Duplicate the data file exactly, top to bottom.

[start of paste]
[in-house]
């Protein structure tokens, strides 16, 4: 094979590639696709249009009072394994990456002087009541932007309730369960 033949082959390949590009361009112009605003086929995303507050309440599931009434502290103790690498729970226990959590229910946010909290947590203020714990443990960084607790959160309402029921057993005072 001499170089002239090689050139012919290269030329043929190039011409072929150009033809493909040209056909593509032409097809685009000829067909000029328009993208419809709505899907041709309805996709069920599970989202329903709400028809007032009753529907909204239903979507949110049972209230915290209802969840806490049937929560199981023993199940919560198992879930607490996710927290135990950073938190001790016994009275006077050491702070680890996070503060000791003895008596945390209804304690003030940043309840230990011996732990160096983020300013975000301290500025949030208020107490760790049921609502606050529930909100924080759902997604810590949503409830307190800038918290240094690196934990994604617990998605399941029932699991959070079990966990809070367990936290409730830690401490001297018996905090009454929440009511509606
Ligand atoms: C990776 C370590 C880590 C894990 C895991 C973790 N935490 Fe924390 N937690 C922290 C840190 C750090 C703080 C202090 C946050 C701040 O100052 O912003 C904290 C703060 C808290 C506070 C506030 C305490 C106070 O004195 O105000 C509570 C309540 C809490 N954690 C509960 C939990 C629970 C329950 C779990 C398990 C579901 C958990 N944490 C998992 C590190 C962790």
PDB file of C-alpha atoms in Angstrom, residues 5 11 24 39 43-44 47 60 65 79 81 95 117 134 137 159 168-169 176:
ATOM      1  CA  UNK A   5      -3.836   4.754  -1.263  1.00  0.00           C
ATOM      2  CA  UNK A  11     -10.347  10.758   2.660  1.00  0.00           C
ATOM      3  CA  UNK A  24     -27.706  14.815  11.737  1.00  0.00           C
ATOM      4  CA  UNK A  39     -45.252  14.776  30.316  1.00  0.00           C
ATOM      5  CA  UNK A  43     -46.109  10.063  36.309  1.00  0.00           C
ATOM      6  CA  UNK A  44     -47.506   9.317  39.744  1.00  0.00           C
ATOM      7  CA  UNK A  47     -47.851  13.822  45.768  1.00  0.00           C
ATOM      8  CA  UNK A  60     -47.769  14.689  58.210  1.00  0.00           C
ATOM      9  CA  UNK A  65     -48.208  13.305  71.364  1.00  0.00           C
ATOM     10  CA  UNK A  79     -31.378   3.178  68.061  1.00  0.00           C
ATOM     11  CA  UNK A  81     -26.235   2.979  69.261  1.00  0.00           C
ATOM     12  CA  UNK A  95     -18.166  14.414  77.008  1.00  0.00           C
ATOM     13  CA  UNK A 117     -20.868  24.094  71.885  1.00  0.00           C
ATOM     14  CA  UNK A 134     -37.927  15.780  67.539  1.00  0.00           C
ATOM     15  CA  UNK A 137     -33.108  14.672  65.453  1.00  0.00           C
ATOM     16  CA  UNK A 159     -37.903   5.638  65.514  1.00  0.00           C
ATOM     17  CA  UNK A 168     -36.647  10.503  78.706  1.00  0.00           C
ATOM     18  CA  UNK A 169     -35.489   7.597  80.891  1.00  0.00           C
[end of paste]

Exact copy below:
[in-house]
């Protein structure tokens, strides 16, 4: 094979590639696709249009009072394994990456002087009541932007309730369960 033949082959390949590009361009112009605003086929995303507050309440599931009434502290103790690498729970226990959590229910946010909290947590203020714990443990960084607790959160309402029921057993005072 001499170089002239090689050139012919290269030329043929190039011409072929150009033809493909040209056909593509032409097809685009000829067909000029328009993208419809709505899907041709309805996709069920599970989202329903709400028809007032009753529907909204239903979507949110049972209230915290209802969840806490049937929560199981023993199940919560198992879930607490996710927290135990950073938190001790016994009275006077050491702070680890996070503060000791003895008596945390209804304690003030940043309840230990011996732990160096983020300013975000301290500025949030208020107490760790049921609502606050529930909100924080759902997604810590949503409830307190800038918290240094690196934990994604617990998605399941029932699991959070079990966990809070367990936290409730830690401490001297018996905090009454929440009511509606
Ligand atoms: C990776 C370590 C880590 C894990 C895991 C973790 N935490 Fe924390 N937690 C922290 C840190 C750090 C703080 C202090 C946050 C701040 O100052 O912003 C904290 C703060 C808290 C506070 C506030 C305490 C106070 O004195 O105000 C509570 C309540 C809490 N954690 C509960 C939990 C629970 C329950 C779990 C398990 C579901 C958990 N944490 C998992 C590190 C962790």
PDB file of C-alpha atoms in Angstrom, residues 5 11 24 39 43-44 47 60 65 79 81 95 117 134 137 159 168-169 176:
ATOM      1  CA  UNK A   5      -3.836   4.754  -1.263  1.00  0.00           C
ATOM      2  CA  UNK A  11     -10.347  10.758   2.660  1.00  0.00           C
ATOM      3  CA  UNK A  24     -27.706  14.815  11.737  1.00  0.00           C
ATOM      4  CA  UNK A  39     -45.252  14.776  30.316  1.00  0.00           C
ATOM      5  CA  UNK A  43     -46.109  10.063  36.309  1.00  0.00           C
ATOM      6  CA  UNK A  44     -47.506   9.317  39.744  1.00  0.00           C
ATOM      7  CA  UNK A  47     -47.851  13.822  45.768  1.00  0.00           C
ATOM      8  CA  UNK A  60     -47.769  14.689  58.210  1.00  0.00           C
ATOM      9  CA  UNK A  65     -48.208  13.305  71.364  1.00  0.00           C
ATOM     10  CA  UNK A  79     -31.378   3.178  68.061  1.00  0.00           C
ATOM     11  CA  UNK A  81     -26.235   2.979  69.261  1.00  0.00           C
ATOM     12  CA  UNK A  95     -18.166  14.414  77.008  1.00  0.00           C
ATOM     13  CA  UNK A 117     -20.868  24.094  71.885  1.00  0.00           C
ATOM     14  CA  UNK A 134     -37.927  15.780  67.539  1.00  0.00           C
ATOM     15  CA  UNK A 137     -33.108  14.672  65.453  1.00  0.00           C
ATOM     16  CA  UNK A 159     -37.903   5.638  65.514  1.00  0.00           C
ATOM     17  CA  UNK A 168     -36.647  10.503  78.706  1.00  0.00           C
ATOM     18  CA  UNK A 169     -35.489   7.597  80.891  1.00  0.00           C